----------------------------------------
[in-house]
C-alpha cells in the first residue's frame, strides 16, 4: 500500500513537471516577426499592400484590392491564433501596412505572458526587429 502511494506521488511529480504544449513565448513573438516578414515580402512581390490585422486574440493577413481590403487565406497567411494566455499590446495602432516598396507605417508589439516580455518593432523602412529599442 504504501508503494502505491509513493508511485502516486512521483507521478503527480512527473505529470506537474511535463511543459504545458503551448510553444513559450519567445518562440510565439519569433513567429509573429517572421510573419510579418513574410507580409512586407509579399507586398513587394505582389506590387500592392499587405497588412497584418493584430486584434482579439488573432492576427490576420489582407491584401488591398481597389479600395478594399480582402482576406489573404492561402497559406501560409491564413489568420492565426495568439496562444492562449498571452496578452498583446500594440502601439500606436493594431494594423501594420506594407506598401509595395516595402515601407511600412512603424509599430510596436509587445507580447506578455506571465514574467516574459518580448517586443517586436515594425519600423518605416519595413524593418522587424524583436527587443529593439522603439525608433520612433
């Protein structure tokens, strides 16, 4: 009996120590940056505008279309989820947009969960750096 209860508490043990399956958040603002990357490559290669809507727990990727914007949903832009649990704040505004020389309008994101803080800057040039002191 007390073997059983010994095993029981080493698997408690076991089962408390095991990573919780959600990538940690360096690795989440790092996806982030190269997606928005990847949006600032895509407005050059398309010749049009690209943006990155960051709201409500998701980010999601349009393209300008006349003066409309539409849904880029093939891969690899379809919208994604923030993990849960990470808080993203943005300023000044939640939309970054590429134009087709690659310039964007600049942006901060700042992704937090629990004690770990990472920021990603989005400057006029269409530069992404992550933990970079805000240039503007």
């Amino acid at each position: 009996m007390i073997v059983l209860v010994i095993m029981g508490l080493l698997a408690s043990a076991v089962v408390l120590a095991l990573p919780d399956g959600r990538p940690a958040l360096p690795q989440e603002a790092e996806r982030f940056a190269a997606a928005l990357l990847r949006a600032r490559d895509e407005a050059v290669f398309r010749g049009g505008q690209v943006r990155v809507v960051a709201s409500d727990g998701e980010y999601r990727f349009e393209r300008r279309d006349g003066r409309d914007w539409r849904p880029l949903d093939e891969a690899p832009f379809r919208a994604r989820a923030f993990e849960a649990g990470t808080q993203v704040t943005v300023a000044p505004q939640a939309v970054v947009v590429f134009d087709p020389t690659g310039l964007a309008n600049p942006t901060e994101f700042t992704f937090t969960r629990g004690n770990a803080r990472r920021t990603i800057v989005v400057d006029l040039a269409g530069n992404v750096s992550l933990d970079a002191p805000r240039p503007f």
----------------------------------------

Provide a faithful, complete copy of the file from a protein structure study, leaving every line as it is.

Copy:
[in-house]
C-alpha cells in the first residue's frame, strides 16, 4: 500500500513537471516577426499592400484590392491564433501596412505572458526587429 502511494506521488511529480504544449513565448513573438516578414515580402512581390490585422486574440493577413481590403487565406497567411494566455499590446495602432516598396507605417508589439516580455518593432523602412529599442 504504501508503494502505491509513493508511485502516486512521483507521478503527480512527473505529470506537474511535463511543459504545458503551448510553444513559450519567445518562440510565439519569433513567429509573429517572421510573419510579418513574410507580409512586407509579399507586398513587394505582389506590387500592392499587405497588412497584418493584430486584434482579439488573432492576427490576420489582407491584401488591398481597389479600395478594399480582402482576406489573404492561402497559406501560409491564413489568420492565426495568439496562444492562449498571452496578452498583446500594440502601439500606436493594431494594423501594420506594407506598401509595395516595402515601407511600412512603424509599430510596436509587445507580447506578455506571465514574467516574459518580448517586443517586436515594425519600423518605416519595413524593418522587424524583436527587443529593439522603439525608433520612433
């Protein structure tokens, strides 16, 4: 009996120590940056505008279309989820947009969960750096 209860508490043990399956958040603002990357490559290669809507727990990727914007949903832009649990704040505004020389309008994101803080800057040039002191 007390073997059983010994095993029981080493698997408690076991089962408390095991990573919780959600990538940690360096690795989440790092996806982030190269997606928005990847949006600032895509407005050059398309010749049009690209943006990155960051709201409500998701980010999601349009393209300008006349003066409309539409849904880029093939891969690899379809919208994604923030993990849960990470808080993203943005300023000044939640939309970054590429134009087709690659310039964007600049942006901060700042992704937090629990004690770990990472920021990603989005400057006029269409530069992404992550933990970079805000240039503007």
């Amino acid at each position: 009996m007390i073997v059983l209860v010994i095993m029981g508490l080493l698997a408690s043990a076991v089962v408390l120590a095991l990573p919780d399956g959600r990538p940690a958040l360096p690795q989440e603002a790092e996806r982030f940056a190269a997606a928005l990357l990847r949006a600032r490559d895509e407005a050059v290669f398309r010749g049009g505008q690209v943006r990155v809507v960051a709201s409500d727990g998701e980010y999601r990727f349009e393209r300008r279309d006349g003066r409309d914007w539409r849904p880029l949903d093939e891969a690899p832009f379809r919208a994604r989820a923030f993990e849960a649990g990470t808080q993203v704040t943005v300023a000044p505004q939640a939309v970054v947009v590429f134009d087709p020389t690659g310039l964007a309008n600049p942006t901060e994101f700042t992704f937090t969960r629990g004690n770990a803080r990472r920021t990603i800057v989005v400057d006029l040039a269409g530069n992404v750096s992550l933990d970079a002191p805000r240039p503007f």